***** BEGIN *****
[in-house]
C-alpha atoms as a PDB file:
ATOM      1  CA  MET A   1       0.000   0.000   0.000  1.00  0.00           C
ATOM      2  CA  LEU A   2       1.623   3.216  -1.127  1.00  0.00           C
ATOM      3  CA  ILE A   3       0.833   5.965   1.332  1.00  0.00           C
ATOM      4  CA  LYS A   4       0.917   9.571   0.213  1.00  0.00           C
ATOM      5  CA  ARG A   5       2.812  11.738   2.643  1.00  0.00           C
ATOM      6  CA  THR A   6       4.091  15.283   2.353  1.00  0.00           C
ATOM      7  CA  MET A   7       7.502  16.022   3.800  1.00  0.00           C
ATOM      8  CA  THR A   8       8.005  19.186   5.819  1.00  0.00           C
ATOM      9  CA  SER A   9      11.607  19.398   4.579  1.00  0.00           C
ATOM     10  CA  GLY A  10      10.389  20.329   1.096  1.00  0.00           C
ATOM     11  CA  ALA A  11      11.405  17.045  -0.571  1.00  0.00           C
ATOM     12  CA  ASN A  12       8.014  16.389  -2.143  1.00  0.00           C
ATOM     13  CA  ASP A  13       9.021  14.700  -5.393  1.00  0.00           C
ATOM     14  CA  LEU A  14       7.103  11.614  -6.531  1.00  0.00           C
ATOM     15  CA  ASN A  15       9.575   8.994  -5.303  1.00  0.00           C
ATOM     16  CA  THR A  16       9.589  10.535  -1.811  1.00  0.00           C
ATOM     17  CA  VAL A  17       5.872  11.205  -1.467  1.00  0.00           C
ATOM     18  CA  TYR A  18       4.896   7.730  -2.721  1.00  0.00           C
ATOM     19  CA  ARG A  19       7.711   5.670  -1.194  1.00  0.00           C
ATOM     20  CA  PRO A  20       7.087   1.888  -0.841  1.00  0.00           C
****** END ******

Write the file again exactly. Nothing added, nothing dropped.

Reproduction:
[in-house]
C-alpha atoms as a PDB file:
ATOM      1  CA  MET A   1       0.000   0.000   0.000  1.00  0.00           C
ATOM      2  CA  LEU A   2       1.623   3.216  -1.127  1.00  0.00           C
ATOM      3  CA  ILE A   3       0.833   5.965   1.332  1.00  0.00           C
ATOM      4  CA  LYS A   4       0.917   9.571   0.213  1.00  0.00           C
ATOM      5  CA  ARG A   5       2.812  11.738   2.643  1.00  0.00           C
ATOM      6  CA  THR A   6       4.091  15.283   2.353  1.00  0.00           C
ATOM      7  CA  MET A   7       7.502  16.022   3.800  1.00  0.00           C
ATOM      8  CA  THR A   8       8.005  19.186   5.819  1.00  0.00           C
ATOM      9  CA  SER A   9      11.607  19.398   4.579  1.00  0.00           C
ATOM     10  CA  GLY A  10      10.389  20.329   1.096  1.00  0.00           C
ATOM     11  CA  ALA A  11      11.405  17.045  -0.571  1.00  0.00           C
ATOM     12  CA  ASN A  12       8.014  16.389  -2.143  1.00  0.00           C
ATOM     13  CA  ASP A  13       9.021  14.700  -5.393  1.00  0.00           C
ATOM     14  CA  LEU A  14       7.103  11.614  -6.531  1.00  0.00           C
ATOM     15  CA  ASN A  15       9.575   8.994  -5.303  1.00  0.00           C
ATOM     16  CA  THR A  16       9.589  10.535  -1.811  1.00  0.00           C
ATOM     17  CA  VAL A  17       5.872  11.205  -1.467  1.00  0.00           C
ATOM     18  CA  TYR A  18       4.896   7.730  -2.721  1.00  0.00           C
ATOM     19  CA  ARG A  19       7.711   5.670  -1.194  1.00  0.00           C
ATOM     20  CA  PRO A  20       7.087   1.888  -0.841  1.00  0.00           C